Monday, July 2, 2012

Hype - How To Play

Ken and I have been struggling with the problem of how to teach people to play our games.  Most of our games are fairly niche, and we would like to broaden their appeal to people who might not know how to play.

We wanted something that would accomplish the following goals:

  • Quickly teach the players the basics of game play
  • Look integrated into the app
  • No download or streamed content
  • Measurable
  • We don't want to inflate the App size too much
  • Something we can create without too much custom programming

What we ended up with was a how to play integrated tutorial that was implemented with an imbedded WebView that plays back HTML 5 generated via Hype.  That was a mouth full.  Good thing we have a video showing it in action:


Using Hype, you can create HTML 5 web content with animations and interactive content.  The best part is it creates really small output as it just requires the art assets and some generated javascript to control the animations.

There are just a view basic types of object you can use in Hype such as Box, Text, Button, ...

I wish Hype had Arrows and other nicer callout objects build into it.  However between the art assets I already had and using Snagit for the other assets, I was able to put together what I needed.

I was actually able to simulate gameplay just by using these basic Hype elements and its Key framing capability.  It only took one evening to finish the Hype project.  I thought about using something like Camtasia to record a video of some of these parts as opposed to rolling the play animations by hand.  However, I wanted the output really small and it wasn't that hard to simulate the effects I needed.  However, given you can embed video in Hype it would be interesting to try it with embedded video clips.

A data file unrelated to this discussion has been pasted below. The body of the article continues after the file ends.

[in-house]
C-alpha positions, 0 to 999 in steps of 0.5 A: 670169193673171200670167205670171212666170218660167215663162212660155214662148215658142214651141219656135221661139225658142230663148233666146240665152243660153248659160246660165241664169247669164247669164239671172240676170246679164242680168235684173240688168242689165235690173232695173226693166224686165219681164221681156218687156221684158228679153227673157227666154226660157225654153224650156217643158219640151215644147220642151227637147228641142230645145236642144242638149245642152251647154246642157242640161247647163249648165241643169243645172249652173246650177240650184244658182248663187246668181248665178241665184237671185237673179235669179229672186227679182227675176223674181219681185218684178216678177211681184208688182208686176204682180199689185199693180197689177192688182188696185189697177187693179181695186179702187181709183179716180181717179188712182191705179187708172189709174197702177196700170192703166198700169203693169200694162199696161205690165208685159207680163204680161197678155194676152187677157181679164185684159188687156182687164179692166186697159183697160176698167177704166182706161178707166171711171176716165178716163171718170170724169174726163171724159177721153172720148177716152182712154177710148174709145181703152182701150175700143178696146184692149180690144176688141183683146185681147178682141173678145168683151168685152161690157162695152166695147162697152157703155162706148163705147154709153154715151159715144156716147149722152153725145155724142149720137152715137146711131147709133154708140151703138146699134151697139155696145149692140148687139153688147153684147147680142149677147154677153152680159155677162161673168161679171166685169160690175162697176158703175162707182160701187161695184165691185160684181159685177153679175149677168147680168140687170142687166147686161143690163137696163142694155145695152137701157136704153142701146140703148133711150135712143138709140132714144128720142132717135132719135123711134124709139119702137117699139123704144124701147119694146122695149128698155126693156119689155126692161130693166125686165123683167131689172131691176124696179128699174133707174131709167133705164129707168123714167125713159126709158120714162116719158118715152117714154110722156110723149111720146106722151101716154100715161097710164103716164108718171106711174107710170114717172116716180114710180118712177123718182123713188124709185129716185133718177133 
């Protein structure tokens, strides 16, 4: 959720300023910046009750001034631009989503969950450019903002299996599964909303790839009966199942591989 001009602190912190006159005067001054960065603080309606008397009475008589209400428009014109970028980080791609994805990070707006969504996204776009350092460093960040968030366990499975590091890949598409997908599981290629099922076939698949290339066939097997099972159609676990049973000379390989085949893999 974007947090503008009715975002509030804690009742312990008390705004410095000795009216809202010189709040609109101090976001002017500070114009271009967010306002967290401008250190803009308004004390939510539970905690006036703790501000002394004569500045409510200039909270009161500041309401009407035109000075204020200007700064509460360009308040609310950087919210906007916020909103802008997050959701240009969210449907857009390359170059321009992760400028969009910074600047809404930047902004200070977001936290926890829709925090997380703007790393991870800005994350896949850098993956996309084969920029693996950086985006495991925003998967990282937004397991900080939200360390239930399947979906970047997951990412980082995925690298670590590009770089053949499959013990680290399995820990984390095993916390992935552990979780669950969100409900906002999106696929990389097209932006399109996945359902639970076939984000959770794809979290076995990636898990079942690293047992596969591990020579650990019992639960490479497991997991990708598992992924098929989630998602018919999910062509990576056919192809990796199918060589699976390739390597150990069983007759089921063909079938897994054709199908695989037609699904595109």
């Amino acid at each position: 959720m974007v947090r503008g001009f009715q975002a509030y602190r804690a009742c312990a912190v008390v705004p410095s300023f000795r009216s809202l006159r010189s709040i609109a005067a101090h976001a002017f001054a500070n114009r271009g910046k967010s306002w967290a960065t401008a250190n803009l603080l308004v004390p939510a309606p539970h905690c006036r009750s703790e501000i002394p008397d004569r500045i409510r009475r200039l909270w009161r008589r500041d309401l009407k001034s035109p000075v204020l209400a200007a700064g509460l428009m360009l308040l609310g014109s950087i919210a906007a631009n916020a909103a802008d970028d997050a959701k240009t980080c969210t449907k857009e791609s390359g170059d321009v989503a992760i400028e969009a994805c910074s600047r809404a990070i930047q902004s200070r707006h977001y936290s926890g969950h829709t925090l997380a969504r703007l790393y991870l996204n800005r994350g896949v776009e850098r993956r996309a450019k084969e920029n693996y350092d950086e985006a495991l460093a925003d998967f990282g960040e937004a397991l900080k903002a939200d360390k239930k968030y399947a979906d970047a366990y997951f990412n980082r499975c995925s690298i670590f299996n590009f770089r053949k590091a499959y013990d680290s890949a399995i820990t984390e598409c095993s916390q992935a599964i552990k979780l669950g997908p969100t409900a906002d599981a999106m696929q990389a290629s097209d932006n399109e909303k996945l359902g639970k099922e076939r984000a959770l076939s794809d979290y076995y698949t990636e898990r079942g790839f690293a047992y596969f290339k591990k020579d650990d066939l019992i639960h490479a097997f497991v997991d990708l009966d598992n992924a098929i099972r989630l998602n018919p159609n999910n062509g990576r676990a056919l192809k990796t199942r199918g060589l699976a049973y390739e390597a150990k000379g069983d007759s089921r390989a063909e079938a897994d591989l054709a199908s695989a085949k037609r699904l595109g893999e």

You can easily generate the HTML assets for the Hype project.  It just produces a simple "main" html file and a folder containing the Javascript, Images, and other resources needed to run the project.

Given this is just HTML, you can even upload it to a website and interact with it directly in a browser:

We just took these generated assets and added them to our iOS project so they would be built into the resource bundle.  If you do add it to your project, be sure to include it as a folder reference so xcode will preserve the folder layout in the resource folder.  Otherwise, it will get flattened into a single folder which could cause issues.

Loading WebView From Resource

You load resource based files into the WebView just like you would load any local file.  Here is some example code that loads the above example:

    NSString     *howToPlayDevice = [FLUtil iPad] ? @"iPad" : @"";
    NSString     *resourcePath    = [[NSBundle mainBundle] resourcePath];
    NSString     *howToPlayPath   = [NSString stringWithFormat:@"%@/html/HowToPlay%@.html",
                                               resourcePath, howToPlayDevice];
    NSURL        *url             = [NSURL fileURLWithPath:howToPlayPath];